Demo: Brushes for Acrylics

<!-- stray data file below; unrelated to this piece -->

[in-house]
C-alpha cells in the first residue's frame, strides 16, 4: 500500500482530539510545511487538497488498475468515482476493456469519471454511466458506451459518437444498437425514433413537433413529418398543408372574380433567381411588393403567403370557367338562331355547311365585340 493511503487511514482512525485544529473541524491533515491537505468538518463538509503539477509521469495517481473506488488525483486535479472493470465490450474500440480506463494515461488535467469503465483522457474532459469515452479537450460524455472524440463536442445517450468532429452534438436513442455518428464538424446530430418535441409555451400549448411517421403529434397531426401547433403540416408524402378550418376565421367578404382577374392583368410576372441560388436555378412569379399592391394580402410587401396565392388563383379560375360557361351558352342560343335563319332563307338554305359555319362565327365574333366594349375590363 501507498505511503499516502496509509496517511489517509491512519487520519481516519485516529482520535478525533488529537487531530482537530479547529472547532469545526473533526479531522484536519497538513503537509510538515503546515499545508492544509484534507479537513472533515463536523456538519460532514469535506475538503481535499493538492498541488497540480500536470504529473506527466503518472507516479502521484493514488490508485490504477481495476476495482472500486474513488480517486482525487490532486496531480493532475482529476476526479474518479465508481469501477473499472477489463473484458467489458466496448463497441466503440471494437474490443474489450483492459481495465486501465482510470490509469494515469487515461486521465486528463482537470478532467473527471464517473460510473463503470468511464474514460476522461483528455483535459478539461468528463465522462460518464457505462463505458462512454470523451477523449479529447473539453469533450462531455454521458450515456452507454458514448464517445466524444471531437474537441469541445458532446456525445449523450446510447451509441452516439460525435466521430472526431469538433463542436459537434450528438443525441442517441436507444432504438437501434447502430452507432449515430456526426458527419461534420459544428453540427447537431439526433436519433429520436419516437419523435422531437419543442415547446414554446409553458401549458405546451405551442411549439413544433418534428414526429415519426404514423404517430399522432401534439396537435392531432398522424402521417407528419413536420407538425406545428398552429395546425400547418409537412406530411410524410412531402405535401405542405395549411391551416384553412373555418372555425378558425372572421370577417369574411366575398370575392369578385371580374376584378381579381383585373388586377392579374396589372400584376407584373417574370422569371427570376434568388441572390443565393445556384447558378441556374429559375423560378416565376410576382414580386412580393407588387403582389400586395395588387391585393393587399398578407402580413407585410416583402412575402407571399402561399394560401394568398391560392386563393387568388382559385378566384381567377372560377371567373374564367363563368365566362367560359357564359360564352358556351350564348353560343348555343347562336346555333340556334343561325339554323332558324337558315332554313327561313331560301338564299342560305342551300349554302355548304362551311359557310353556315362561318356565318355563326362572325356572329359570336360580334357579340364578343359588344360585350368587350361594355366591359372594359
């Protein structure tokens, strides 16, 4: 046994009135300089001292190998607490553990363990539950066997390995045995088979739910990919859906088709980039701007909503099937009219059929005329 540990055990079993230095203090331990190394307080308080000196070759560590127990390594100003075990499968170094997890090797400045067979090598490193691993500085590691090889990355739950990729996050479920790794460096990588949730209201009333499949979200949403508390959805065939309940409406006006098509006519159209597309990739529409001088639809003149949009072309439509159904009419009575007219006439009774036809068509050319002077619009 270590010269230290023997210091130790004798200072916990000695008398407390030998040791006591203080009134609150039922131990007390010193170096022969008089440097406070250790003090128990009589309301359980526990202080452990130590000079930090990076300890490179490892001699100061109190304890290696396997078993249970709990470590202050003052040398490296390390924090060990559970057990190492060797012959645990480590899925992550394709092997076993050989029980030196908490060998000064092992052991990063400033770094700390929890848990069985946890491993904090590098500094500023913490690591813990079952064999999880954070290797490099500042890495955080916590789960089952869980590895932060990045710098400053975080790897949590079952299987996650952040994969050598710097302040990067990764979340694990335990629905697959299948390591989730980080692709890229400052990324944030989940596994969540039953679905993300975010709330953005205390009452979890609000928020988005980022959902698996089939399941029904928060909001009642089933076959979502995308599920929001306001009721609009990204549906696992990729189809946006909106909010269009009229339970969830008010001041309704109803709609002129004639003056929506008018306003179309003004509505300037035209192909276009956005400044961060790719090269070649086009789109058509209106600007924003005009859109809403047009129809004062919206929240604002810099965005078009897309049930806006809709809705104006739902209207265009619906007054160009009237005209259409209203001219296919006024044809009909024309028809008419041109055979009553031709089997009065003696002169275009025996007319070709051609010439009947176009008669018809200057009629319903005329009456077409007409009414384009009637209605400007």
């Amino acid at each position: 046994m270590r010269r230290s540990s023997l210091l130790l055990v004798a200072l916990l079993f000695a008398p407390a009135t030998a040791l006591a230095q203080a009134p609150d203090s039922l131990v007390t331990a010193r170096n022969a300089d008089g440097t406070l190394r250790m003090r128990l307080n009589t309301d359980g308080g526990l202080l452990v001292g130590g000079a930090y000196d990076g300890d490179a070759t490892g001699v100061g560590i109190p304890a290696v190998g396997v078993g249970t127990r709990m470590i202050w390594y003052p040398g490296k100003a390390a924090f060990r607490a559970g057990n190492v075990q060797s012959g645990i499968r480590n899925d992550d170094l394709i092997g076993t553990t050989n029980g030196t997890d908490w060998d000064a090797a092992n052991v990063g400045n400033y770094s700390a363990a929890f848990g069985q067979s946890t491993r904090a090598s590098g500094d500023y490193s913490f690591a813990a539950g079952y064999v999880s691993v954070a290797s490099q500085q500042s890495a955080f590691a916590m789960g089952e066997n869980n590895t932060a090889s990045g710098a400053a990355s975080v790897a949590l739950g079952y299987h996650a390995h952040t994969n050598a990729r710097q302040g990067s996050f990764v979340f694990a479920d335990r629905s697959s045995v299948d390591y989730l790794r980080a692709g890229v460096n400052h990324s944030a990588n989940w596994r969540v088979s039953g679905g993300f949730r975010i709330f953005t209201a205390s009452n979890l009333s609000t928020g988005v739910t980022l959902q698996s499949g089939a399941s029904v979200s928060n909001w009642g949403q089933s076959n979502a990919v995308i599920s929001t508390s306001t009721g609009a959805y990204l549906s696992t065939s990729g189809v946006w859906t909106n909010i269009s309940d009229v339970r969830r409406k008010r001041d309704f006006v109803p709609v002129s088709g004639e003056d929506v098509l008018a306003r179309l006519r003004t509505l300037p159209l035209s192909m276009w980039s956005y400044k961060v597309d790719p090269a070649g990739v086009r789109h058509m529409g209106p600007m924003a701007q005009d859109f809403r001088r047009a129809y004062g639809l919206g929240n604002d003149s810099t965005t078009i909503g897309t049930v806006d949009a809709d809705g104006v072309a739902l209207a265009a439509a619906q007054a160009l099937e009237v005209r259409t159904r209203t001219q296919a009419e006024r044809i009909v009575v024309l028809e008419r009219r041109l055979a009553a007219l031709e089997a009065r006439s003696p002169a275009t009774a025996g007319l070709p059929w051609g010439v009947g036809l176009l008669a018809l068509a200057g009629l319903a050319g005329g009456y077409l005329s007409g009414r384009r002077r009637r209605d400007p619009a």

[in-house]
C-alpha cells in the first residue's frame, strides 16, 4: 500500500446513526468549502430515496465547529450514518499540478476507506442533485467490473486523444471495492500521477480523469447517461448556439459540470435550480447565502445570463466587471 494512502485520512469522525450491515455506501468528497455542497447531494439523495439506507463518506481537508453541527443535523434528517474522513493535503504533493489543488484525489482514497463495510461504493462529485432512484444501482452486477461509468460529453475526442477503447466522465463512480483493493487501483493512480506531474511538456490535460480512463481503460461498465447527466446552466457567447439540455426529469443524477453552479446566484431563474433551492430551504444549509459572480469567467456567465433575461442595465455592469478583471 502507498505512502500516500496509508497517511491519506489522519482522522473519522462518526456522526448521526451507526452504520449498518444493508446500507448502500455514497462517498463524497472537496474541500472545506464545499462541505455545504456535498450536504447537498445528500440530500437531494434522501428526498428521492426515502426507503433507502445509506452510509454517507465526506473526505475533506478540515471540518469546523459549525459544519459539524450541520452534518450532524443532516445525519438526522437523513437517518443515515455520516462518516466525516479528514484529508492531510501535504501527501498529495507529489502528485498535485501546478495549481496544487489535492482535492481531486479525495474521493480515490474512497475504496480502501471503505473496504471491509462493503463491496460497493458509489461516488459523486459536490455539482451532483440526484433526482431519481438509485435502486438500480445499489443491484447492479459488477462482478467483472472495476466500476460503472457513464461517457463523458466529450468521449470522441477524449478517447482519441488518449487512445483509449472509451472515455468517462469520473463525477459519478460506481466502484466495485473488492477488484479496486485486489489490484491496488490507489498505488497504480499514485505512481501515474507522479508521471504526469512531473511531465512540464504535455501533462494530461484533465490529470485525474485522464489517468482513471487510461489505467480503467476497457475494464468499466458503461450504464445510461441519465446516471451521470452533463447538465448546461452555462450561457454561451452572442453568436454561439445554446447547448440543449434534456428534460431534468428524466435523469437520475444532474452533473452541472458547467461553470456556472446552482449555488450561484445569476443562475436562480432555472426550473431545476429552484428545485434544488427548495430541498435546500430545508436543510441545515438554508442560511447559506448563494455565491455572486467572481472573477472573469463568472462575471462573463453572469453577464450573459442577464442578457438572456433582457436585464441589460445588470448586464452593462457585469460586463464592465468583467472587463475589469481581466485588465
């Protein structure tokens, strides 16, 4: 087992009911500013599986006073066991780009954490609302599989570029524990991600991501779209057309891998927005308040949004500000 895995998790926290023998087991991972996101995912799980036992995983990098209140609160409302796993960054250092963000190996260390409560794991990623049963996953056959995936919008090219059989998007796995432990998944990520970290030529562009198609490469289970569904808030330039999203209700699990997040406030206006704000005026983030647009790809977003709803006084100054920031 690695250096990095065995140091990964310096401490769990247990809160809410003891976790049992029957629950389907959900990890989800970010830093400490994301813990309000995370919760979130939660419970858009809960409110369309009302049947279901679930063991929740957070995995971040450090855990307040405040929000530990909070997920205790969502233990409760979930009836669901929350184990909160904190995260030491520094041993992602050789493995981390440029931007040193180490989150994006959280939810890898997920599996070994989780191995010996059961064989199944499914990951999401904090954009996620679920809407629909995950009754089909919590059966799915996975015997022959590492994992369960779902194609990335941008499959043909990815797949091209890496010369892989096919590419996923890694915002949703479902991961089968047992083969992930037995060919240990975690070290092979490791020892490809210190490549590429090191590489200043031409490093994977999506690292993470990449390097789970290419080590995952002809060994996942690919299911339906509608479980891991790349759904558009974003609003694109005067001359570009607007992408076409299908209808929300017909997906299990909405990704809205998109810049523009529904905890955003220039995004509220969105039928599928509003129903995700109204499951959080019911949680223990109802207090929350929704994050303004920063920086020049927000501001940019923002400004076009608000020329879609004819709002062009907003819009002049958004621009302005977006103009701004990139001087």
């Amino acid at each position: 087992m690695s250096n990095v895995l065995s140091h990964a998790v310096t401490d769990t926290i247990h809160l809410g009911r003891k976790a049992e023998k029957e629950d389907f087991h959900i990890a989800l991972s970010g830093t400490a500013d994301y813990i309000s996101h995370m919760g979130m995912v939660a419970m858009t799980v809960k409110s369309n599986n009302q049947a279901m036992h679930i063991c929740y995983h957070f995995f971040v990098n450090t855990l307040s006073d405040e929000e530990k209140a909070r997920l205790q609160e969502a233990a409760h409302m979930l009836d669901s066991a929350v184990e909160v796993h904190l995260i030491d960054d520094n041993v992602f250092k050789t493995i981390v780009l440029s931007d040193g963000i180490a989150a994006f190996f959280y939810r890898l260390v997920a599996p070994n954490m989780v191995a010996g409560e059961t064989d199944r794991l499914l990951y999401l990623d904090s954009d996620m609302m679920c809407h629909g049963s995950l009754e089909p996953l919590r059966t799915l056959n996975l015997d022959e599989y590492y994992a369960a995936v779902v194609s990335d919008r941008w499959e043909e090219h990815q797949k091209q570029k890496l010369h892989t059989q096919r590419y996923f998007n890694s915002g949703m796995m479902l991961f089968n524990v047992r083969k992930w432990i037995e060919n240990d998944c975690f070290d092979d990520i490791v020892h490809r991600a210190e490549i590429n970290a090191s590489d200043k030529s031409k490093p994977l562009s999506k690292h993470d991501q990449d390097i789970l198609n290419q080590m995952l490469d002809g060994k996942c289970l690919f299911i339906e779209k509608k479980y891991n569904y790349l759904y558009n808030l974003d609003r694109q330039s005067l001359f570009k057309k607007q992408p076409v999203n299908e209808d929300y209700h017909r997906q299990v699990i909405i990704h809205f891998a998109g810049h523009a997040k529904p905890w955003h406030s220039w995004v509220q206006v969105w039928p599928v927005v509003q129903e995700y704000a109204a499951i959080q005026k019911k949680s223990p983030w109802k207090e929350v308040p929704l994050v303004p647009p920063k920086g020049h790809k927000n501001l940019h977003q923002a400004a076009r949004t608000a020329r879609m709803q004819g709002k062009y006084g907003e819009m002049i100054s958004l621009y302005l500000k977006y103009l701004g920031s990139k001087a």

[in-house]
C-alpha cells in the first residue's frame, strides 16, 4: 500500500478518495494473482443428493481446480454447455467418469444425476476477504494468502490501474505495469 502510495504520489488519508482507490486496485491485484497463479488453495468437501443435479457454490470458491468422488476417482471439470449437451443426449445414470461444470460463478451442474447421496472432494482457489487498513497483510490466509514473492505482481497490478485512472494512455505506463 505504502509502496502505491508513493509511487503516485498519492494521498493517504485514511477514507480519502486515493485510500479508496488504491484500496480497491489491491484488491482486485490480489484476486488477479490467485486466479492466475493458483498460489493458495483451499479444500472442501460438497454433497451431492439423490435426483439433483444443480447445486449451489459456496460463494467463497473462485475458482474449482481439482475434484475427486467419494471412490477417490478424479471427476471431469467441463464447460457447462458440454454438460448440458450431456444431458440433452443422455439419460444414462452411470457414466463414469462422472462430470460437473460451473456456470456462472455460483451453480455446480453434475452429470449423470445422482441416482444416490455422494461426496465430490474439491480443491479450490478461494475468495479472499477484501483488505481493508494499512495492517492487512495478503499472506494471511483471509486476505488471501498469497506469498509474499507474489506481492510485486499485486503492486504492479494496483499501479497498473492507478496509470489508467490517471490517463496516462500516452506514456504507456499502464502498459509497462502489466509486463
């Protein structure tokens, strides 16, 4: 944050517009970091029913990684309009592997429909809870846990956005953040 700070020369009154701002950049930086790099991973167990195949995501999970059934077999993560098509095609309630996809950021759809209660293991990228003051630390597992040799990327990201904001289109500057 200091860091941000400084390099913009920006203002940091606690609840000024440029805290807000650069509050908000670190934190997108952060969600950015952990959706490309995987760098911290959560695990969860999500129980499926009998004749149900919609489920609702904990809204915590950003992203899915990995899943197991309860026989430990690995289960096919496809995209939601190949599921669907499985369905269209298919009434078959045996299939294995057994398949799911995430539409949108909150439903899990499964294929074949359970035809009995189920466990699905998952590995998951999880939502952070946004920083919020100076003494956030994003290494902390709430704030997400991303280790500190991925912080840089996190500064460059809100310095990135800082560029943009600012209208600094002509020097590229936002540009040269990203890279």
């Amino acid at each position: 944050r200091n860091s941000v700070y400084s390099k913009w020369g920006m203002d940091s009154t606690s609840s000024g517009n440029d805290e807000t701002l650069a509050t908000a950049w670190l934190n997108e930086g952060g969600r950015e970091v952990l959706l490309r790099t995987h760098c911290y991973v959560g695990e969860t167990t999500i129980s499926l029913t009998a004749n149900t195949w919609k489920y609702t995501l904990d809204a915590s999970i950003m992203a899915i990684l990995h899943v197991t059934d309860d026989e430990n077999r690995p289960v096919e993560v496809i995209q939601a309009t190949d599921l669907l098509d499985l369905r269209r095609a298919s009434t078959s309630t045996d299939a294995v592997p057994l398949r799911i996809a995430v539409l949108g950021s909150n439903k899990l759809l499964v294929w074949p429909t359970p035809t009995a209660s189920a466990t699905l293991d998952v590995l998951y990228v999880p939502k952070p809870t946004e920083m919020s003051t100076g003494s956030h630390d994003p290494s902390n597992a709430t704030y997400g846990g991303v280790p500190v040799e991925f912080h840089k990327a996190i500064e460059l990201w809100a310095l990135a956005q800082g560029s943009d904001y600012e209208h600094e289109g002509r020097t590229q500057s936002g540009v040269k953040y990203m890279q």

So I'm gonna show you a couple different brushes types. And we will start with what I've already used in a couple instances here. I better wash this before it gets caked with paint. You have your square tip, and the square tip brush, just trying to make sure it's clean, literally has a square tip and it's meant for making square edges. So let's just choose. And I'm gonna use a little bit of medium to thin the color out as opposed to water. And I can already see that this color is drying. Gonna use a little bit of matte medium. As it dries, it gets more textural and clumpy. So you really do want to pay attention to how long you're gonna work on something and how much time you have to work with these colors. The colors will dry relatively quickly unless they're in a cup, unless they're covered with saran wrap once you've finished using them or if you have a large quantity. So this is your square tip brush is literally meant to give you edges. And it's a great tool for that. It's a lot ha...